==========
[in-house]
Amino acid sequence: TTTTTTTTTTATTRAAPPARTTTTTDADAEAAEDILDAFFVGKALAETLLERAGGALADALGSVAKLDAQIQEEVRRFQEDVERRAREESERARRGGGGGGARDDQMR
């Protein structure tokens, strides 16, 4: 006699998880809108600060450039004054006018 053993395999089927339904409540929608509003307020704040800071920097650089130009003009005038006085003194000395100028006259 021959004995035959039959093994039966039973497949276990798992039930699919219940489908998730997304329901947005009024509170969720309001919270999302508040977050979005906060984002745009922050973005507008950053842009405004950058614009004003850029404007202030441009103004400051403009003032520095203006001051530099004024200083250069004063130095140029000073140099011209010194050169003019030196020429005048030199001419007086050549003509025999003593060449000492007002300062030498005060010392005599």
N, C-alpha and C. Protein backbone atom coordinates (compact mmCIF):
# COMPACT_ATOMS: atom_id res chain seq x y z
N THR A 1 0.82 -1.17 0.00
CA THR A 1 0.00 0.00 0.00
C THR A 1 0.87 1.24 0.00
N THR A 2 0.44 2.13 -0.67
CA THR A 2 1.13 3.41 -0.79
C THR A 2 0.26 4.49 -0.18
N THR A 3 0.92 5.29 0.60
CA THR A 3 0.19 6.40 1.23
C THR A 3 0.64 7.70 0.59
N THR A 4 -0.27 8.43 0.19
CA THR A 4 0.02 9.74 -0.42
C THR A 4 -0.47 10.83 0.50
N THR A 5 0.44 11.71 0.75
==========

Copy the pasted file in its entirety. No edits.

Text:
[in-house]
Amino acid sequence: TTTTTTTTTTATTRAAPPARTTTTTDADAEAAEDILDAFFVGKALAETLLERAGGALADALGSVAKLDAQIQEEVRRFQEDVERRAREESERARRGGGGGGARDDQMR
């Protein structure tokens, strides 16, 4: 006699998880809108600060450039004054006018 053993395999089927339904409540929608509003307020704040800071920097650089130009003009005038006085003194000395100028006259 021959004995035959039959093994039966039973497949276990798992039930699919219940489908998730997304329901947005009024509170969720309001919270999302508040977050979005906060984002745009922050973005507008950053842009405004950058614009004003850029404007202030441009103004400051403009003032520095203006001051530099004024200083250069004063130095140029000073140099011209010194050169003019030196020429005048030199001419007086050549003509025999003593060449000492007002300062030498005060010392005599």
N, C-alpha and C. Protein backbone atom coordinates (compact mmCIF):
# COMPACT_ATOMS: atom_id res chain seq x y z
N THR A 1 0.82 -1.17 0.00
CA THR A 1 0.00 0.00 0.00
C THR A 1 0.87 1.24 0.00
N THR A 2 0.44 2.13 -0.67
CA THR A 2 1.13 3.41 -0.79
C THR A 2 0.26 4.49 -0.18
N THR A 3 0.92 5.29 0.60
CA THR A 3 0.19 6.40 1.23
C THR A 3 0.64 7.70 0.59
N THR A 4 -0.27 8.43 0.19
CA THR A 4 0.02 9.74 -0.42
C THR A 4 -0.47 10.83 0.50
N THR A 5 0.44 11.71 0.75